Known as the Philadelphia Athletics, 1901-54; Kansas City Athletics, 1955-67
THE A’s BY THE DECADE
Based in Philadelphia, the A’s became one of the American League’s early successes under the trusty and temperate guidance of manager Connie Mack, who chucked away his uniform for a three-piece suit in the dugout. Harry Davis ruled as an early deadball era “slugger” and the pitching was dominated by the consistent Eddie Plank and colorful, unpredictable Rube Waddell. The A’s won two pennants during the decade, which ended with a move into 20,000-seat Shibe Park—baseball’s first steel-and-concrete ballpark.
A tale of two decades for the A’s. The first half was a dynastic effort in which the team won four pennants and their first three World Series thanks to the presence of the “$100,000 Infield” consisting of Eddie Collins, Frank “Home Run” Baker, Stuffy McInnis and Jack Barry. But Mack, now the team’s co-owner, became fearful of spiraling salaries and economic hard times and unloaded his star talent overnight after 1914, plunging the A’s into the cellar for the balance of the decade—bottoming out in 1916 with the AL’s worst-ever record of 36-117.
The aftershocks of Mack’s first major selloff continued into the 1920s, but the A’s gradually migrated from the second division with the flowering of a second wave of talent led by muscular slugger Jimmie Foxx, tough-as-nails batting crown contender Al Simmons, astute catcher Mickey Cochrane and southpaw ace Lefty Grove, who would come to dominate the AL through the 1930s. The new and improved A’s reached their peak in 1929 with the first of three consecutive AL titles—and two straight World Series championships.
The Great Depression hit Mack’s wallet deeply—leaving him no choice but to clean house for the second time in 20 years. The A’s latest dynasty was torn down over more time than the first, but it was painfully evident that the franchise was once again headed into a long-term abyss. Slugger Bob Johnson did the best he could to keep the A’s watchable for the few that bothered to show up at Shibe Park, but the pitching was atrocious and the team shuffled between seventh and eighth (last) place throughout the final half of the decade.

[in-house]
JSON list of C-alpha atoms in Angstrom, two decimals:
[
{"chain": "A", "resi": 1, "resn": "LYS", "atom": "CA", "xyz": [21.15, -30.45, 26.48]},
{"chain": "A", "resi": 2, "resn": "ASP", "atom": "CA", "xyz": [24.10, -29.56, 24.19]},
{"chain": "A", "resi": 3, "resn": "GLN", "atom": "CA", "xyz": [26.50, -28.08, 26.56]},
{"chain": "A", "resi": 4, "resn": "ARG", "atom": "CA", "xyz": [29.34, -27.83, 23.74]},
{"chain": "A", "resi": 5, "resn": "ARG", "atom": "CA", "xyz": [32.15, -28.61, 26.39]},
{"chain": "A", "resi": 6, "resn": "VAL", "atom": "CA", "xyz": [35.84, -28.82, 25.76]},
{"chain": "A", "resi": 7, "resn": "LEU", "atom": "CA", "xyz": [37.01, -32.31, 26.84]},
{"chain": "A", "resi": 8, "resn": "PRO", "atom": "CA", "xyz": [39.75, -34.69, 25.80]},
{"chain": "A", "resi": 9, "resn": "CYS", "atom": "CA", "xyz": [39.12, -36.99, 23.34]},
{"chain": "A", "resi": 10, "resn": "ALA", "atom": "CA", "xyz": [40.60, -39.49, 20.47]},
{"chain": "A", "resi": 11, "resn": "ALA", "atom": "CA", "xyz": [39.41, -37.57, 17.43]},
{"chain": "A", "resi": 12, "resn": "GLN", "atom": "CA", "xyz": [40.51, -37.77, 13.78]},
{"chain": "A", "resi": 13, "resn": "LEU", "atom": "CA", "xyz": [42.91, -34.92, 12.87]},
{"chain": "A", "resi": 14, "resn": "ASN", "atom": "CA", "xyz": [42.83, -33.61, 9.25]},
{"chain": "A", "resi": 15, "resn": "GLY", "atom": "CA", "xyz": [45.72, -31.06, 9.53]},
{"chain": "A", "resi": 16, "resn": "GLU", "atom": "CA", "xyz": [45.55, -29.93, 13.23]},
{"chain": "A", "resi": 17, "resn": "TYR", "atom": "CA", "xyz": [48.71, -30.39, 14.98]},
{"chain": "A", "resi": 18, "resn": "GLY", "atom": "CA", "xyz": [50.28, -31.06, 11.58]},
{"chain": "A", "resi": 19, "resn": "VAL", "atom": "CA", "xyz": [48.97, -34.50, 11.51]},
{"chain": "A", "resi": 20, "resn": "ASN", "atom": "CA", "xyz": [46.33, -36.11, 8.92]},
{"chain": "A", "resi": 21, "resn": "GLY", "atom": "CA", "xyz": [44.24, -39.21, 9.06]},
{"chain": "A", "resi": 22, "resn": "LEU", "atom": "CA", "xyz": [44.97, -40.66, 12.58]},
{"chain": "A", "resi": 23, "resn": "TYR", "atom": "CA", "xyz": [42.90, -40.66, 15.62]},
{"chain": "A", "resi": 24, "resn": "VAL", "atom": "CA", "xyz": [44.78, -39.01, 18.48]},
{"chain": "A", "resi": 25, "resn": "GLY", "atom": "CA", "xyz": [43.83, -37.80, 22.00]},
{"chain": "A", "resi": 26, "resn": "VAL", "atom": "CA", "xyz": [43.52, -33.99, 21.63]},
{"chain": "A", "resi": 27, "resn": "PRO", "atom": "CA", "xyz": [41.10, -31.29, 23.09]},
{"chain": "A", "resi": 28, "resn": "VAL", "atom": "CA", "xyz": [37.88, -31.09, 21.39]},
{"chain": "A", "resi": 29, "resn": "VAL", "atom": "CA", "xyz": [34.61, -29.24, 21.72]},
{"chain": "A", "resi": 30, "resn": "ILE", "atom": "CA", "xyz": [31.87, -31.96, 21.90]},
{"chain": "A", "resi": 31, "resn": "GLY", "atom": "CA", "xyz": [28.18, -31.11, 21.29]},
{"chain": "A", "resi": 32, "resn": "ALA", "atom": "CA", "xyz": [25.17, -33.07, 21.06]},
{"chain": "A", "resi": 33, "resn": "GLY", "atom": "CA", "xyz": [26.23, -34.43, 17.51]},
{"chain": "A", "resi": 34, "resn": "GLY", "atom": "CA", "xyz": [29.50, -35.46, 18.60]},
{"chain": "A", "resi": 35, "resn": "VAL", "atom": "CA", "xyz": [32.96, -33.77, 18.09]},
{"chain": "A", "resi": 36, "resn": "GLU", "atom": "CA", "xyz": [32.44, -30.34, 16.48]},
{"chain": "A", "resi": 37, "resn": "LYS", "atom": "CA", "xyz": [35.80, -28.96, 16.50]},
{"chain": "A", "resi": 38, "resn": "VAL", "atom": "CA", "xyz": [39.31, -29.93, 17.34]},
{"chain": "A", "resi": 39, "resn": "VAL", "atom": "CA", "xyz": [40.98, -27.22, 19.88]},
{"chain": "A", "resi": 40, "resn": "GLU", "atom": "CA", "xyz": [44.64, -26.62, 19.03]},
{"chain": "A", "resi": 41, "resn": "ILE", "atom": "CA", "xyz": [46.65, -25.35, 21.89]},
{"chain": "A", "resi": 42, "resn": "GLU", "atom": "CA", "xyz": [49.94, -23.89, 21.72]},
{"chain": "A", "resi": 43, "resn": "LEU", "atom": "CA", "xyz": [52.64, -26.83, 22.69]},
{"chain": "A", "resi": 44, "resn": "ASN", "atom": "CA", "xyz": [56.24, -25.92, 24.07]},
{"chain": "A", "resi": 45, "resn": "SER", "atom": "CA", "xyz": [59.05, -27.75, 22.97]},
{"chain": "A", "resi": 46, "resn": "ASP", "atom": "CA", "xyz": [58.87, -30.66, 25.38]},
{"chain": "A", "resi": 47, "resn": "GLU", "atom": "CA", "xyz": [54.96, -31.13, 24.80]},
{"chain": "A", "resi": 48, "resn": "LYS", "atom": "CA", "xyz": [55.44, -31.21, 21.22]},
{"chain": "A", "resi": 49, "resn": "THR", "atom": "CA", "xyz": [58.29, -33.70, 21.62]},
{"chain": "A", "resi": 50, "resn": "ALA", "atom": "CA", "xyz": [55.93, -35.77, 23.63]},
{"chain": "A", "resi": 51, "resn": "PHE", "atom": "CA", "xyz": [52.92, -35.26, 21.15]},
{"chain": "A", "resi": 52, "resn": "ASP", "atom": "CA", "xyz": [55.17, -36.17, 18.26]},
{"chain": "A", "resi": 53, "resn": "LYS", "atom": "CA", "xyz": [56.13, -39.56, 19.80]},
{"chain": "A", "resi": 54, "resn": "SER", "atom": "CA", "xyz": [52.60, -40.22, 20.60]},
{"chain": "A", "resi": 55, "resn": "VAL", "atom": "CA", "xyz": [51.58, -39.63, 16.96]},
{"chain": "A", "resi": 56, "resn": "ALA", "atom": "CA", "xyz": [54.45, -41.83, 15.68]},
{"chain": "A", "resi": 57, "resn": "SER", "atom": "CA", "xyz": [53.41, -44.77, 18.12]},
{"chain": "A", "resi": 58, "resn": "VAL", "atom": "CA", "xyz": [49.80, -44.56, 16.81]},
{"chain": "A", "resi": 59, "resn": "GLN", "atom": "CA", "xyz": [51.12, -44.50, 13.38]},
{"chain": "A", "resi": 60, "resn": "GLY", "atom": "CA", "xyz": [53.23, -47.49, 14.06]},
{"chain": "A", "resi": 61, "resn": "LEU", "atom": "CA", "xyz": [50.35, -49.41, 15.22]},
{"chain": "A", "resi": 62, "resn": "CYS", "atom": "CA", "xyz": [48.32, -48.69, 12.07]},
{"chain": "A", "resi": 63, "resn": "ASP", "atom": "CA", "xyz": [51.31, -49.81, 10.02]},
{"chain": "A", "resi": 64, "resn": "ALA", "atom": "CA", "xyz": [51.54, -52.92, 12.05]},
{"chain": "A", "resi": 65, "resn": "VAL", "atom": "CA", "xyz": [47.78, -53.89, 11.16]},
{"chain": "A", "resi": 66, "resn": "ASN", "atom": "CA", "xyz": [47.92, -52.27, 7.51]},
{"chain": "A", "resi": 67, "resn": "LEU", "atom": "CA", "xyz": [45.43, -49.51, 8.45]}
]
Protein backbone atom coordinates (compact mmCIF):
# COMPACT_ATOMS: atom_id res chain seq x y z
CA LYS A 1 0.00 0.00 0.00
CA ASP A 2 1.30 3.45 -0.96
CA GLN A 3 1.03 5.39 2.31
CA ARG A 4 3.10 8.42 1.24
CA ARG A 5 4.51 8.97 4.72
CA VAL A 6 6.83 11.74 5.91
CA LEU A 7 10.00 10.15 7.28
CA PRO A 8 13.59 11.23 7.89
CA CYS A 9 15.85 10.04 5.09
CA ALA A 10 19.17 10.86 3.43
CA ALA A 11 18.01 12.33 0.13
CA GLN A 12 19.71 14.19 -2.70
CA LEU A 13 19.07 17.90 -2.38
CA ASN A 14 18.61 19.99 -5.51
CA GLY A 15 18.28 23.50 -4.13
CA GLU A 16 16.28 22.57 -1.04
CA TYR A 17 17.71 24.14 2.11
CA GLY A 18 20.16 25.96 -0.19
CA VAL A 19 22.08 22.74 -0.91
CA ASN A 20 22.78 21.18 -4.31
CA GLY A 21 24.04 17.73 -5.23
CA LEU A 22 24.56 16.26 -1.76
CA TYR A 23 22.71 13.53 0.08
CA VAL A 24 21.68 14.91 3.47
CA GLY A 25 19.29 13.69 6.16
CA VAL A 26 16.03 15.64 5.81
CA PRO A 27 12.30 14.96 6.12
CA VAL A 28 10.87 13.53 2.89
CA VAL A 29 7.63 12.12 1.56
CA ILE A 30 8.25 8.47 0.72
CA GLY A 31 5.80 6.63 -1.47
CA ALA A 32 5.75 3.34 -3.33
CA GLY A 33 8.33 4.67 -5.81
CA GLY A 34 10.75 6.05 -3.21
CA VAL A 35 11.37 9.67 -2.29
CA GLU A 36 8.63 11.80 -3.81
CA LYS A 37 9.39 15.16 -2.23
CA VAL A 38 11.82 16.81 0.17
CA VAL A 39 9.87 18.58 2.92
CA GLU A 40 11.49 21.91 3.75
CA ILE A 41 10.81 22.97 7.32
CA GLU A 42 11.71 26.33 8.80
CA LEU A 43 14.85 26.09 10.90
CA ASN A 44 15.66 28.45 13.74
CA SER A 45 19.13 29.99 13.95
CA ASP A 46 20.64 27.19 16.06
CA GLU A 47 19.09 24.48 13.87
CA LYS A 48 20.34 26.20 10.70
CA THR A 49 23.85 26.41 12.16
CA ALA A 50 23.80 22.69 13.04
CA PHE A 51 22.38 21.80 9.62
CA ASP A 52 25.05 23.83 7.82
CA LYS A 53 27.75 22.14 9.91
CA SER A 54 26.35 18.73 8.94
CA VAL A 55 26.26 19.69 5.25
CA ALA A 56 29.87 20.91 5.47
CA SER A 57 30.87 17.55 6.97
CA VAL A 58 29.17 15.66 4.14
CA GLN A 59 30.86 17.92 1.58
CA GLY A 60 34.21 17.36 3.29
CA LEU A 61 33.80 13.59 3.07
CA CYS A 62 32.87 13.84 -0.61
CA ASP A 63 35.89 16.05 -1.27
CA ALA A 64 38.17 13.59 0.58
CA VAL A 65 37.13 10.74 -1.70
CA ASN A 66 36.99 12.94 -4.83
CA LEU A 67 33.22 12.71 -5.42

An aging Mack, by now a figurehead in the dugout as younger coaches increasingly took over tactical control of the games, witnessed a franchise slipping into irrelevancy; not even World War II, which shook up baseball’s power balance and determined contenders with the luck of the draft, could buoy the A’s briefly toward the top. After the war, the A’s made a rare and brief run to respectability, finishing just above .500 from 1947-49 with a patient and resistant lineup that specialized in drawing walks and getting hit by pitches.
Mack managed for the 50th and last time in 1950 at age 87, stepping full-time into the owner’s office until a family feud forced the sale of the franchise. New lord Arnold Johnson left two-team Philadelphia in 1955 and moved the A’s to Kansas City, where the team continued as a perennial pretender and was often joked to be the top farm club for the powerhouse New York Yankees—based on the many one-sided deals that sent Roger Maris, Ralph Terry and many others from Missouri to Gotham.
Johnson suffered a fatal heart attack in 1960, and the A’s were soon sold to tempestuous insurance magnate Charles O. Finley, the ultimate salesman who never listened to anyone but himself and held brash, bold thoughts on how to shake up the game. Cosmetically, he spiced up the A’s uniforms with a unique Kelly green-and-gold color scheme in 1963, but the team remained awful as he publicly threatened to move the team out of Kansas City—getting his wish in 1968 when he relocated to Oakland, finishing a 13-year existence in Missouri during which the A’s never had a winning record.